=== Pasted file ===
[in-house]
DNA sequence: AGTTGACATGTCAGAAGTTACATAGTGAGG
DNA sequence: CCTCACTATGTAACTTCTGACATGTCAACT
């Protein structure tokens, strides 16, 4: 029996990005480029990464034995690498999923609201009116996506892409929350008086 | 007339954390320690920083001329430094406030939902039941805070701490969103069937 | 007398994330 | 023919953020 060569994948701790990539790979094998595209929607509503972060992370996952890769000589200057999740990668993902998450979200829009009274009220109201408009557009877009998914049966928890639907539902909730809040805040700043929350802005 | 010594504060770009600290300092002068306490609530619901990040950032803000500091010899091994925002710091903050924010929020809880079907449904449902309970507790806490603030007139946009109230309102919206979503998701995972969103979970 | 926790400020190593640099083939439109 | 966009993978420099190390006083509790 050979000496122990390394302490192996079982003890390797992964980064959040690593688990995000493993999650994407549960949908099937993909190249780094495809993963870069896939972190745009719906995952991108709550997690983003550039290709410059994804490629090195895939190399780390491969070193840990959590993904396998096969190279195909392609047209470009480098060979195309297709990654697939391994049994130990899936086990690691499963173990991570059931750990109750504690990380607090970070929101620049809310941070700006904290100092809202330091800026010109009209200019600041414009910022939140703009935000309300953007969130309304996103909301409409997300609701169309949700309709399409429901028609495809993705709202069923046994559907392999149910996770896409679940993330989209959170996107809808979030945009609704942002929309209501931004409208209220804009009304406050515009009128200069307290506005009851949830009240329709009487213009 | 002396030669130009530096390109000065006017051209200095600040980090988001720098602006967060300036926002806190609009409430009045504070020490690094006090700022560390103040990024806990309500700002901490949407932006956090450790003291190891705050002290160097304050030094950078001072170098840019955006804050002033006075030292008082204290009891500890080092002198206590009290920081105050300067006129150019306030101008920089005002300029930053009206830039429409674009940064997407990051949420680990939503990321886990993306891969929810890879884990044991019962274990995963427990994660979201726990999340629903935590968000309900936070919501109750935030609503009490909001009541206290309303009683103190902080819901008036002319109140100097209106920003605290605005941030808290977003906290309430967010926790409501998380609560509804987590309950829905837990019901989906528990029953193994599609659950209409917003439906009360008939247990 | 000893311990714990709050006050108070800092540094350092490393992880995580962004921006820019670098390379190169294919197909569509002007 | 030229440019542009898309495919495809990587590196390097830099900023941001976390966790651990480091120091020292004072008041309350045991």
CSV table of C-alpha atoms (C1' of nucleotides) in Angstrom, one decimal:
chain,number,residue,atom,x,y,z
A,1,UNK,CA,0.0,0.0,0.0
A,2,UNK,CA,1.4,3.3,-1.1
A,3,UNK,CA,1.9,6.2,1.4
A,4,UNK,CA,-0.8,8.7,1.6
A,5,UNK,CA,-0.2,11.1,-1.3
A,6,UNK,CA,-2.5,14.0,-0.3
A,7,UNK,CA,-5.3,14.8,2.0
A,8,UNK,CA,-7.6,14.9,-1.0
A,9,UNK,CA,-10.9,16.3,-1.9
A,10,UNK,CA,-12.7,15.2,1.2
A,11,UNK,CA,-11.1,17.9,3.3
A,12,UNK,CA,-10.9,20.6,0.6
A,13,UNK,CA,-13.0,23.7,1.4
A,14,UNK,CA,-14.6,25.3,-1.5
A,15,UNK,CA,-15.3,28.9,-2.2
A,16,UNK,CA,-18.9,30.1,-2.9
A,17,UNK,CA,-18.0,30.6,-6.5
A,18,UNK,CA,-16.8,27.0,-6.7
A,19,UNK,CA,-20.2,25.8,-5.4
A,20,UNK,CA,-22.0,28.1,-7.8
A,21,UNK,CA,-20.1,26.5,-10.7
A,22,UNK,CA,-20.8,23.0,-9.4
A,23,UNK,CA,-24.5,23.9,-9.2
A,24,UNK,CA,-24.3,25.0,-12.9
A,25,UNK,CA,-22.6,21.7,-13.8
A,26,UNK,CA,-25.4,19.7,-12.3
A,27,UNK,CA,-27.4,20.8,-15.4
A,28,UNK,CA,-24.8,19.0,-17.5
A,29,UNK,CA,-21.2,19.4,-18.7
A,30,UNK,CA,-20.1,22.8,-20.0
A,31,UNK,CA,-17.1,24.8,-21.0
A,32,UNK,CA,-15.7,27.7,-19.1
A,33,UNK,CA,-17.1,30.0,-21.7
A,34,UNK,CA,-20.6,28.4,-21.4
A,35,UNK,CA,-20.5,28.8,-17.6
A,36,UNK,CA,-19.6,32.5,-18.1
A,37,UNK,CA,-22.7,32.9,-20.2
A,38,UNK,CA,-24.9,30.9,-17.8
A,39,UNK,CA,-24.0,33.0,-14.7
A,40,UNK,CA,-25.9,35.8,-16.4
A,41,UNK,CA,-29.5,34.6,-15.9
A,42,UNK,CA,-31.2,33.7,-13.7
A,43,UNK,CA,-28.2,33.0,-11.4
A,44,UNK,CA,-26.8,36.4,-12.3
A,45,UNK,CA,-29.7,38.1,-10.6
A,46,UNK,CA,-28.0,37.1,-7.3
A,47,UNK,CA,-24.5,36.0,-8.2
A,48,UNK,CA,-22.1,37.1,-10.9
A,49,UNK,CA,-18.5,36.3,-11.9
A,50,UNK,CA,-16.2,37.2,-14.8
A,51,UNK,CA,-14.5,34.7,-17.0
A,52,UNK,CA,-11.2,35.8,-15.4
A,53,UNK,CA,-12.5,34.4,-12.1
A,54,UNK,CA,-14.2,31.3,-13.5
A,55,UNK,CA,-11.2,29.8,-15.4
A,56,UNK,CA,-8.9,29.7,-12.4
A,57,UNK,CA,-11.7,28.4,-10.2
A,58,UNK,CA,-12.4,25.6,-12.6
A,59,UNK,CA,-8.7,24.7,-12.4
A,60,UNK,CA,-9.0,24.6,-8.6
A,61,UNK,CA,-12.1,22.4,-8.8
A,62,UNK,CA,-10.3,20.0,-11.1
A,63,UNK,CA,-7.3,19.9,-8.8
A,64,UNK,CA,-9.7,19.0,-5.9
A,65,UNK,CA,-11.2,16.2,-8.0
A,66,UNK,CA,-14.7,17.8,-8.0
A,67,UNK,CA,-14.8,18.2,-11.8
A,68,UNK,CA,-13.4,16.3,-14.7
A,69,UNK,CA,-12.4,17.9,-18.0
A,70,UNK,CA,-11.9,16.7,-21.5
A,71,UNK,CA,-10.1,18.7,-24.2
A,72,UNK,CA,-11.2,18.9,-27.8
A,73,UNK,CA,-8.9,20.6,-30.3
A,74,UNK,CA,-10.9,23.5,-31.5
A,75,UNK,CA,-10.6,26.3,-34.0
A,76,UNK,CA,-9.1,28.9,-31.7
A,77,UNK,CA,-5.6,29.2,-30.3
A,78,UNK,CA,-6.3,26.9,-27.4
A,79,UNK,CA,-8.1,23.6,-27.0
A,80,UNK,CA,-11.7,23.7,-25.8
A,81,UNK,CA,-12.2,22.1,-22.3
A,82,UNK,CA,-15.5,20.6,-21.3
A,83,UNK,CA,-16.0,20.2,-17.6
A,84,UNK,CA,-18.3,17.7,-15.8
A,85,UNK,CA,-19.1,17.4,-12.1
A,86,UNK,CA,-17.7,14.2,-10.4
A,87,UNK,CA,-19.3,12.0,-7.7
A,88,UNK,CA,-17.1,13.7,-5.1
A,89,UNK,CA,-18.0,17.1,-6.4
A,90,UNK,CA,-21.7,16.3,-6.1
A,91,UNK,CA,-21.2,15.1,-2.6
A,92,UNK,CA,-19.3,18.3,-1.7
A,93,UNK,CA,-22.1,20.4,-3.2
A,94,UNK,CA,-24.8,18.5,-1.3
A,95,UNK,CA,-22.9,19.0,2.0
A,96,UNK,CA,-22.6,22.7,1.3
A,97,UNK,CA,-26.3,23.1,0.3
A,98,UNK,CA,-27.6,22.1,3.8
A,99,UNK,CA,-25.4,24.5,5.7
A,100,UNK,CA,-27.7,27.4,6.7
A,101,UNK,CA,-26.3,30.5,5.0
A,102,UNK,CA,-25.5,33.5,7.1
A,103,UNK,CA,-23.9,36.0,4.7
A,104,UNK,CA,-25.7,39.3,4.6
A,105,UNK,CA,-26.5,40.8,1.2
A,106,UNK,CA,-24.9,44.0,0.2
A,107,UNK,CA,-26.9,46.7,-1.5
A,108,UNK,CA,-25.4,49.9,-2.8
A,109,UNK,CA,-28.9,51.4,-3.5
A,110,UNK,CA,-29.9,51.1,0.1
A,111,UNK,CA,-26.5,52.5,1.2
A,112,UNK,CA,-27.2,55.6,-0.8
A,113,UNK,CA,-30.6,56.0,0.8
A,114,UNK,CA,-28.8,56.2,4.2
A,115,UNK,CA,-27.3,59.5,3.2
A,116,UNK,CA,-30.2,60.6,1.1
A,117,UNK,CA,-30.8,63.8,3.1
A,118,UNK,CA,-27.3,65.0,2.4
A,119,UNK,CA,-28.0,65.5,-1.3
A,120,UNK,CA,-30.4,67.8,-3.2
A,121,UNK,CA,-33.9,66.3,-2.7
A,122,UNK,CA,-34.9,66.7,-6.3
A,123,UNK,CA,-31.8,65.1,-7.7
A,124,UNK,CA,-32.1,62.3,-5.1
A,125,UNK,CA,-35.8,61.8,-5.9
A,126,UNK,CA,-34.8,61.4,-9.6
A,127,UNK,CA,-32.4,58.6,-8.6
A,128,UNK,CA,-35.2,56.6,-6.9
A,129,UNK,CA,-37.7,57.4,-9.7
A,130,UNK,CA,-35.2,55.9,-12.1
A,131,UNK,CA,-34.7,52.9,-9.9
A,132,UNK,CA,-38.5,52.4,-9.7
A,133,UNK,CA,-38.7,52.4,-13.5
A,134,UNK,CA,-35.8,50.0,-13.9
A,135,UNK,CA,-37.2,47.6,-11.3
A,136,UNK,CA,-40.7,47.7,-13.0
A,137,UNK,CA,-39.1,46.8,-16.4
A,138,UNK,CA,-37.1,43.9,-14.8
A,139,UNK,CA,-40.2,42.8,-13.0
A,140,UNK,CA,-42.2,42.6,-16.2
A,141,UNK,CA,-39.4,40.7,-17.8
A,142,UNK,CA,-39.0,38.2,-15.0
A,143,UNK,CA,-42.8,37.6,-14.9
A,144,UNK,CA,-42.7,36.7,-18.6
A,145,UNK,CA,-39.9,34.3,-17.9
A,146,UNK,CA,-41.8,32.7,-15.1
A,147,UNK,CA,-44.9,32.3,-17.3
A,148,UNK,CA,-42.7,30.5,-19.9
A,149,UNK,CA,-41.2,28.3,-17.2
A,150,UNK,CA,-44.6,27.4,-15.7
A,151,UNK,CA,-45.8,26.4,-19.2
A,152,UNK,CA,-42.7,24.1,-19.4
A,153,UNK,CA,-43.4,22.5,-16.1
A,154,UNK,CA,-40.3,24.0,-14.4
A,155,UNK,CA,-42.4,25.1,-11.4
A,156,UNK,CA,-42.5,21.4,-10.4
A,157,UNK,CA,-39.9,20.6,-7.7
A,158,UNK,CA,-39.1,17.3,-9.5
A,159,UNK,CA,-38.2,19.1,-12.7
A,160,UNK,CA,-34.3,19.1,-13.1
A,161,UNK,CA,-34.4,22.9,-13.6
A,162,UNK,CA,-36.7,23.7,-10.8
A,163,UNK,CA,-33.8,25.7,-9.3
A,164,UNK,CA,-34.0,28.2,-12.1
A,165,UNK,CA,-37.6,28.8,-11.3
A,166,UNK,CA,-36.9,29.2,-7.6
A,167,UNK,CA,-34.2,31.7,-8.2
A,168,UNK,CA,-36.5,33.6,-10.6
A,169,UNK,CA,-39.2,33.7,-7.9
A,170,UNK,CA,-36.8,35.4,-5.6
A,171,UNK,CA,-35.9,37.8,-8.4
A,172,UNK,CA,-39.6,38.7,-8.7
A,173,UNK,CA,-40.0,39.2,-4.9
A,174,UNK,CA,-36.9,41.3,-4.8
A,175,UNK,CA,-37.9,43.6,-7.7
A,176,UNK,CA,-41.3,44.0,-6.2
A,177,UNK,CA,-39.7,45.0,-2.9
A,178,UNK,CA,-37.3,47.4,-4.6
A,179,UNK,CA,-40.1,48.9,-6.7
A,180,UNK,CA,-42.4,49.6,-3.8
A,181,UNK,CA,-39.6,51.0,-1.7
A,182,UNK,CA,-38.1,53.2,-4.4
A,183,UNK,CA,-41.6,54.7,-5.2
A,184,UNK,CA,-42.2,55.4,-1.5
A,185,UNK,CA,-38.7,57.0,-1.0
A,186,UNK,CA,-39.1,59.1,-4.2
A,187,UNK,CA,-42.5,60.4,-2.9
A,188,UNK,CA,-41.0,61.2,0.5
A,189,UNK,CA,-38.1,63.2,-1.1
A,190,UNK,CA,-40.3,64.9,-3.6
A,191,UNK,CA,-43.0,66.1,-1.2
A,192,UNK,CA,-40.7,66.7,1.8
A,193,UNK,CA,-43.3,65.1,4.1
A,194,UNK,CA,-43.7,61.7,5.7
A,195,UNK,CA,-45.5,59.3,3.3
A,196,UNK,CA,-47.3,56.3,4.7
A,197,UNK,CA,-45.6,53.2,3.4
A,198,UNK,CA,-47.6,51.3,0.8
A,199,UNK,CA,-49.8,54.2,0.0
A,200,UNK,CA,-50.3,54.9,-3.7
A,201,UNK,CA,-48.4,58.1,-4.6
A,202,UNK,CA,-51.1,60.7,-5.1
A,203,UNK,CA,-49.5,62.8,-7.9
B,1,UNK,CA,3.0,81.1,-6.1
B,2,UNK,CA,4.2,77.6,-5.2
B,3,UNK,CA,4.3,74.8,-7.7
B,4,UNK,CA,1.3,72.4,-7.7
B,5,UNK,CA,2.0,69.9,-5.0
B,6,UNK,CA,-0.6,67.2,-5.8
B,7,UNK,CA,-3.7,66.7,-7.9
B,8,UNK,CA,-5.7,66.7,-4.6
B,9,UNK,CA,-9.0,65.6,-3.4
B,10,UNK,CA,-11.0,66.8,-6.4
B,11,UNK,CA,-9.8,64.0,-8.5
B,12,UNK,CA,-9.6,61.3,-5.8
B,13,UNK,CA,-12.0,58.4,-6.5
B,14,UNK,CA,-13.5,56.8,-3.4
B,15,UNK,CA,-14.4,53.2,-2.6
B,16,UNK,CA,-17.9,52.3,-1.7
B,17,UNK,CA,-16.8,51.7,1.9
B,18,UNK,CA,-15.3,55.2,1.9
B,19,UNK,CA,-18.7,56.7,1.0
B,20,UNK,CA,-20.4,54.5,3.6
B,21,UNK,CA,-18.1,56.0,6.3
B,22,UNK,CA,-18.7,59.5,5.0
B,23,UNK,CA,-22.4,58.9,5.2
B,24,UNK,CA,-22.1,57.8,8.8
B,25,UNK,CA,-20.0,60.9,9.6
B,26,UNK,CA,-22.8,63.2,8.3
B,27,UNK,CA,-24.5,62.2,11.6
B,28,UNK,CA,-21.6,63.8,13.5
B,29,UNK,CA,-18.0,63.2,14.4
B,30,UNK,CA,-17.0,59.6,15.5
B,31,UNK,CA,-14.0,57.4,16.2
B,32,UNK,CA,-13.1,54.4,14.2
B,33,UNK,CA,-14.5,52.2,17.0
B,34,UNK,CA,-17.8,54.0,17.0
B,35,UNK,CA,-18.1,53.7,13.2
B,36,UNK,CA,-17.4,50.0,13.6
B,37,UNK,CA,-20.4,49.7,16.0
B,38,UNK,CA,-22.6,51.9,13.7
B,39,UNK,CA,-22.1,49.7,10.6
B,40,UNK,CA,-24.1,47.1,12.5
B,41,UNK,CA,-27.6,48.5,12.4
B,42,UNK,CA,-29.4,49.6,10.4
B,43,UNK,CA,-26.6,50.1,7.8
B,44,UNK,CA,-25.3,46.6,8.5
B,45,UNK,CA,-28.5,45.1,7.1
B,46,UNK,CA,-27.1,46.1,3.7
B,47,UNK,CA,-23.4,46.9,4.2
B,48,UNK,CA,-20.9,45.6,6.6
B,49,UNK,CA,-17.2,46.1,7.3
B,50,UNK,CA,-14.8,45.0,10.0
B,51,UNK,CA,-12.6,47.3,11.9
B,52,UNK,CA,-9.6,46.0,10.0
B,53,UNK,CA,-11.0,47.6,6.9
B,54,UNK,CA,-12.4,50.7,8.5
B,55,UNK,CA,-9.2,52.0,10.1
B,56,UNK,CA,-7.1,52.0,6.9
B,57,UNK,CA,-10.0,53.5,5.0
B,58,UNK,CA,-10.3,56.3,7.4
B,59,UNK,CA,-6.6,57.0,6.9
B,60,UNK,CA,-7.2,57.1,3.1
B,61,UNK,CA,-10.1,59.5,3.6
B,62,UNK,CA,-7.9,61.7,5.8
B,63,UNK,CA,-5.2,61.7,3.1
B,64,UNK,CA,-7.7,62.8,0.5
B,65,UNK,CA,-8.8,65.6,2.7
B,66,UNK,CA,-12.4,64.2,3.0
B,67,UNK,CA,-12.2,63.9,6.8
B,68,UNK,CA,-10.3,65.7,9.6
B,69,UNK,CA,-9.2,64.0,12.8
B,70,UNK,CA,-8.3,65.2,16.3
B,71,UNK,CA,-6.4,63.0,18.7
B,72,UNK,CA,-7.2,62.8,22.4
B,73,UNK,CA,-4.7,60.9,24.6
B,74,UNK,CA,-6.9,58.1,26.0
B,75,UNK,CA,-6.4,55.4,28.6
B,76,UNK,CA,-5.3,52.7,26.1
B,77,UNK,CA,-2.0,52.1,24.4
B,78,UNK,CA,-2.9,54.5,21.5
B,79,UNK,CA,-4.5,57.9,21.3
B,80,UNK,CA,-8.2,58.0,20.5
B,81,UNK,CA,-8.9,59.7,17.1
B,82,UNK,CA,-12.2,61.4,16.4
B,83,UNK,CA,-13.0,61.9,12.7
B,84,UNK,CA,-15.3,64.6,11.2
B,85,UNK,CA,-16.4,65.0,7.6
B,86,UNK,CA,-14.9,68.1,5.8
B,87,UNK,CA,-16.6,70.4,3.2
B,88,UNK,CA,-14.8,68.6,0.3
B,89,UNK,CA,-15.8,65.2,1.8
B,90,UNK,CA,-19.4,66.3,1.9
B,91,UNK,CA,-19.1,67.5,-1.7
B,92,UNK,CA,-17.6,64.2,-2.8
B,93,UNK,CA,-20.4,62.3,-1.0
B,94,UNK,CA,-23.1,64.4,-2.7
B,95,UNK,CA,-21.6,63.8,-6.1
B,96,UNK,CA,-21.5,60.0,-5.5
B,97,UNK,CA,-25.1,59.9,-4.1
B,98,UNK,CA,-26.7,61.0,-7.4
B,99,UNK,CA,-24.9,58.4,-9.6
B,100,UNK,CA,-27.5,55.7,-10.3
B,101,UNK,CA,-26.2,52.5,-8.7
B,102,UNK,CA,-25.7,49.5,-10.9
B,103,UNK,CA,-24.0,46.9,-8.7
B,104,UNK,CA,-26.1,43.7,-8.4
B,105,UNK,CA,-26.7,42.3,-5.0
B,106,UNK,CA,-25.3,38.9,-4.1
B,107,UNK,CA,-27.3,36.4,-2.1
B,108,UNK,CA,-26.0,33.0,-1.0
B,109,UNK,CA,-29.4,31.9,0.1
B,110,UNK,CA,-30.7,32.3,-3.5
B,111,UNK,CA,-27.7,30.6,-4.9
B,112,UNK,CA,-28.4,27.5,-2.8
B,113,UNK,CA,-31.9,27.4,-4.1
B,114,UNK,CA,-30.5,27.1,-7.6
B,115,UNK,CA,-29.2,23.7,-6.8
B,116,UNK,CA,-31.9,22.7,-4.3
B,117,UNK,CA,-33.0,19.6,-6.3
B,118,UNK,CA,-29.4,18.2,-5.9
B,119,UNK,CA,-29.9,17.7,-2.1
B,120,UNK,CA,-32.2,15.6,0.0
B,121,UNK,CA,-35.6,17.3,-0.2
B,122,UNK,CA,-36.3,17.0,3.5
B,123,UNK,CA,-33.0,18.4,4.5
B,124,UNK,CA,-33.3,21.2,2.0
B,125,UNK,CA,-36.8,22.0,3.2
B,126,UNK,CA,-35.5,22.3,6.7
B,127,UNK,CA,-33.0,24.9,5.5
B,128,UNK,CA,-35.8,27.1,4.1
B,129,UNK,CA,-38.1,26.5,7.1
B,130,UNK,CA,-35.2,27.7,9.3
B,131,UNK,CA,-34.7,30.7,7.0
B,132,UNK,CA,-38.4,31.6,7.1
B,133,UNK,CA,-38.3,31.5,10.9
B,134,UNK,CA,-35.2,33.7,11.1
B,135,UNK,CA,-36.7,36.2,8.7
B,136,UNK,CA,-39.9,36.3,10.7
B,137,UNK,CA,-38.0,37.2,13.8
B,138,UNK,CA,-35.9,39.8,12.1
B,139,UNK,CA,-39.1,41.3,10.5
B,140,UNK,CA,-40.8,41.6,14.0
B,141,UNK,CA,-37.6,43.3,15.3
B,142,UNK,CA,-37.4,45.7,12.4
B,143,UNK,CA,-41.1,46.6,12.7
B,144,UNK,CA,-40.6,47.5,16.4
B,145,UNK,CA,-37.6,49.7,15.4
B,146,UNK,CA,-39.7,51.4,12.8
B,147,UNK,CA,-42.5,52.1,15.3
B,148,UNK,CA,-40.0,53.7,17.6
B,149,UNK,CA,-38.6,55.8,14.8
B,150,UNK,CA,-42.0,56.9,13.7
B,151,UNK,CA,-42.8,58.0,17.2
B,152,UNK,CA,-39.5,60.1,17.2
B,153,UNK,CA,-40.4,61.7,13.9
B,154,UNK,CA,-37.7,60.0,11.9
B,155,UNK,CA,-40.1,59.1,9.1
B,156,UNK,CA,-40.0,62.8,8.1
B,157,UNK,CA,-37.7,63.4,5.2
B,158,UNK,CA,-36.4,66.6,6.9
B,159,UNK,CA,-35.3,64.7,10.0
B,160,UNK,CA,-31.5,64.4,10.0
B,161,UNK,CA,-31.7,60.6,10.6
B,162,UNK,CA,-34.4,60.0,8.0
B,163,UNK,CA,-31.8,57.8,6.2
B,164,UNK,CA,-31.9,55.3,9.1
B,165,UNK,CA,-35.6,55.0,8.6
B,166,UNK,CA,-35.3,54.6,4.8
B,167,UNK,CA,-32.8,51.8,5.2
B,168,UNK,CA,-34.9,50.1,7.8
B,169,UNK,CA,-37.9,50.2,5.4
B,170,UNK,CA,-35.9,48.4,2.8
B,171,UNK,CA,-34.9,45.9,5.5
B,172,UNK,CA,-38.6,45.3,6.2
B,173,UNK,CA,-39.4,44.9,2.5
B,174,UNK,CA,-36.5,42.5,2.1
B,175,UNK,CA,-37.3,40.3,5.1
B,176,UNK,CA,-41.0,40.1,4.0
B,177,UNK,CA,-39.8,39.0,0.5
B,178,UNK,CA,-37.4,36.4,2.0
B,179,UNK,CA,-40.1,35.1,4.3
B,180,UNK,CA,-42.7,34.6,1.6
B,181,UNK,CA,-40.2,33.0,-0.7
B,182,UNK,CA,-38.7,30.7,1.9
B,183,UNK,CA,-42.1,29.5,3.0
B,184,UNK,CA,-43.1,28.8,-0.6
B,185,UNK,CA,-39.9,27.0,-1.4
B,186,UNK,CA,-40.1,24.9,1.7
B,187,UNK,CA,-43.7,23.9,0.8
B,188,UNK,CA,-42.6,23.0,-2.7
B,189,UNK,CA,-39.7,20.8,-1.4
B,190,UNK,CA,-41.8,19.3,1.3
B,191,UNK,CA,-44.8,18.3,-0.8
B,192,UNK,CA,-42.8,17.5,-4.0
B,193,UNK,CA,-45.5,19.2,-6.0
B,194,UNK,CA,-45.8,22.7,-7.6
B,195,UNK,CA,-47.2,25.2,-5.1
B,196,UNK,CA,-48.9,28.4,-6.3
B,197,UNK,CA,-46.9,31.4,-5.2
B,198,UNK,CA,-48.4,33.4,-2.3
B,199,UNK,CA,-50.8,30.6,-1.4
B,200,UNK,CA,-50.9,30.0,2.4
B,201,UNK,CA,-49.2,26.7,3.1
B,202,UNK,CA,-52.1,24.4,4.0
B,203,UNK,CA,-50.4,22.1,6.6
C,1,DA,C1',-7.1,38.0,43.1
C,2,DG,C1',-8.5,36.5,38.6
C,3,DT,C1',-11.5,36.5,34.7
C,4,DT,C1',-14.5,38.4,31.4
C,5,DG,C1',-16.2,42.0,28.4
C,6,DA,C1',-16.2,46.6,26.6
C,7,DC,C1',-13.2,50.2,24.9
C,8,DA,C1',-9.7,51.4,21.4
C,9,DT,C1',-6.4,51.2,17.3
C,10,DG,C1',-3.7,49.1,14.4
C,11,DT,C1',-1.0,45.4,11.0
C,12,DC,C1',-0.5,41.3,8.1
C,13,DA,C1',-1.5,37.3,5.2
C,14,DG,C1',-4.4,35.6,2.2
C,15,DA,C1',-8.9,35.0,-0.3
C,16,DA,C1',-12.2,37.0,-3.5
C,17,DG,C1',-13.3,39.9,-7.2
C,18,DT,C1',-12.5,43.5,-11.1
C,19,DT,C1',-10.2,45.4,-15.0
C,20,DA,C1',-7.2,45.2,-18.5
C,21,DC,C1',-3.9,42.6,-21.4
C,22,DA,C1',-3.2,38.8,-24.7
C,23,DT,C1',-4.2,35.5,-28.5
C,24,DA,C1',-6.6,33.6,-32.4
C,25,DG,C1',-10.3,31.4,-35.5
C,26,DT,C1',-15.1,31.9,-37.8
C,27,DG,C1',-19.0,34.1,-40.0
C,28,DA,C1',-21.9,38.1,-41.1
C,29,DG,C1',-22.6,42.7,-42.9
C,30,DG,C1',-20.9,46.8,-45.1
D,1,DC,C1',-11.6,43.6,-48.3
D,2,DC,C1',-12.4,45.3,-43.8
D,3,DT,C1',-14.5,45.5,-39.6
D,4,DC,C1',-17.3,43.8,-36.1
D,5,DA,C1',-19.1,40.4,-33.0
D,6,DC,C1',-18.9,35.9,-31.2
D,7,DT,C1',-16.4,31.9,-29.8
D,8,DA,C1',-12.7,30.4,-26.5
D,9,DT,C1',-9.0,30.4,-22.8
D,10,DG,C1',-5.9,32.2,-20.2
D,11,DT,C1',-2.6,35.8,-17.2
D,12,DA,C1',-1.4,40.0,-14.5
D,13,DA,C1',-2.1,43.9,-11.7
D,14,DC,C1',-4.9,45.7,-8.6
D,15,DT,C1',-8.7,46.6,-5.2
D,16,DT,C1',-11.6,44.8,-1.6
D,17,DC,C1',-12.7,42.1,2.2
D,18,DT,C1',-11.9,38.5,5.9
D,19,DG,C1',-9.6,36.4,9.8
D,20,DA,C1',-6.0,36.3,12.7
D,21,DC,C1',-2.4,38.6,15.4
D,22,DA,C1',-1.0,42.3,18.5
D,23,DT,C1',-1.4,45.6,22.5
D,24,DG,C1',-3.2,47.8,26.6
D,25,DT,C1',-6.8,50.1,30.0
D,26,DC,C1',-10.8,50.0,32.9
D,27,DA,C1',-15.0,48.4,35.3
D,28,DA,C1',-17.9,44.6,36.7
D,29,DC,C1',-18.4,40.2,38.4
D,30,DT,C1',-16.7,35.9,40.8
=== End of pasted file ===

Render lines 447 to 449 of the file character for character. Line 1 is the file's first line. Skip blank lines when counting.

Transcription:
D,5,DA,C1',-19.1,40.4,-33.0
D,6,DC,C1',-18.9,35.9,-31.2
D,7,DT,C1',-16.4,31.9,-29.8